Mass. Maritime Grads On Cargo Ship That Vanished During Hurricane Joaquin
BOSTON (CBS) - The Coast Guard says it believes a cargo ship that vanished during Hurricane Joaquin sank. Two graduates of Mass. Maritime Academy were on board.
The El Faro was sailing from Jacksonville, Florida to Puerto Rico when it went silent on Thursday near Crooked Island. Thirty three crew members were aboard the 790-foot ship when it lost power.
At that time, Joaquin was nearby, a Category 3 hurricane with winds of up to 120 miles an hour.
The Coast Guard has recovered one body and an empty lifeboat, but they are not giving up.
"We are still looking for survivors or any sign of life or any signs of that vessel," said Captain Mark Fedor of the Coast Guard. "The search for survivors continues."
One of the last transmissions from the massive cargo ship was when it lost power.
"The loss of power is catastrophic for a ship," said Captain Tom Bush of the Mass. Maritime Academy.
On board the container ship were two graduates of Mass. Maritime, Jeffrey Mathias, Class of 1996, and Keith Griffin, Class of 2005. Both men are engineers.
"This is certainly one of the more difficult days we are going to have on campus," said Admiral Fran McDonald, MMA President.
Maryalice Sharkey was Griffin's eighth grade math teacher. "Keith was never afraid of anything," Sharkey said. "He may not have trusted everyone, but he was not afraid. And he still is not afraid."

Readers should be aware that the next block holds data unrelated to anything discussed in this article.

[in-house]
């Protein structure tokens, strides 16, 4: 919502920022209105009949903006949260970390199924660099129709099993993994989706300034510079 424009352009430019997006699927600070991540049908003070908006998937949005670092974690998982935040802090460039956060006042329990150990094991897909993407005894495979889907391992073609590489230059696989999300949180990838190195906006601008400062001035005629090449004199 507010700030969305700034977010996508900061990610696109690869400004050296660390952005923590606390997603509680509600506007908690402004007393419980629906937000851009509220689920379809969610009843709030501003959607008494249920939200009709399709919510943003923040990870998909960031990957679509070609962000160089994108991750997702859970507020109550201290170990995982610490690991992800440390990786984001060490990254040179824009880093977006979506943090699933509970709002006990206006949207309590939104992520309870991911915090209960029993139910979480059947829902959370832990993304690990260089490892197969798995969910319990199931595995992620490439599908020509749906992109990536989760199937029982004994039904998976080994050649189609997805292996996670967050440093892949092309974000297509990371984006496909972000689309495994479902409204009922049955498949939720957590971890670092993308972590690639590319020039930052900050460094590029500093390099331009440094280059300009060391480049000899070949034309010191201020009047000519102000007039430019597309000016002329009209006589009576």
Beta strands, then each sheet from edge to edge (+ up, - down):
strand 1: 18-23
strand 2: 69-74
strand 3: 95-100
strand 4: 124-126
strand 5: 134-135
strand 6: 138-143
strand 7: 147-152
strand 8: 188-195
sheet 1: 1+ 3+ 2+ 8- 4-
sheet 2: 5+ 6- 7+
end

Griffin is a Winthrop High graduate. He is married, expecting twins, and by all accounts, is a fighter.
"In my heart, I believe that if we will see Keith, it's because he does think differently," Sharkey says. "And he will think differently."
Roger and Susan Willis know the Mathias family well. The prominent Kingston family runs Bog Hollow Farm where the 42-year-old marine engineer is raising three children with his wife.
"They do a lot of work for the community of Kingston and it's just without words," Susan Willis said.
It appears the ship sank east of the Bahamas, caught up in Hurricane Joaquin. The Coast Guard has found a debris field, and the body of one crewman who is still unidentified.
At Mass. Maritime, students train for all emergencies on the 570 foot Kennedy.
"The cadets are trained very thoroughly in emergency procedures, what do you do in circumstances of heavy weather, what you start to do when you have stability issues, how to survive in a marine environment," Captain Bush said.
The cadets WBZ talked to Monday were well aware of dangers at sea.
"That's why not everybody wants to do it," one cadet said.
"Before you come here you think about what you want to do in the future and prepare for it I guess," another cadet said.
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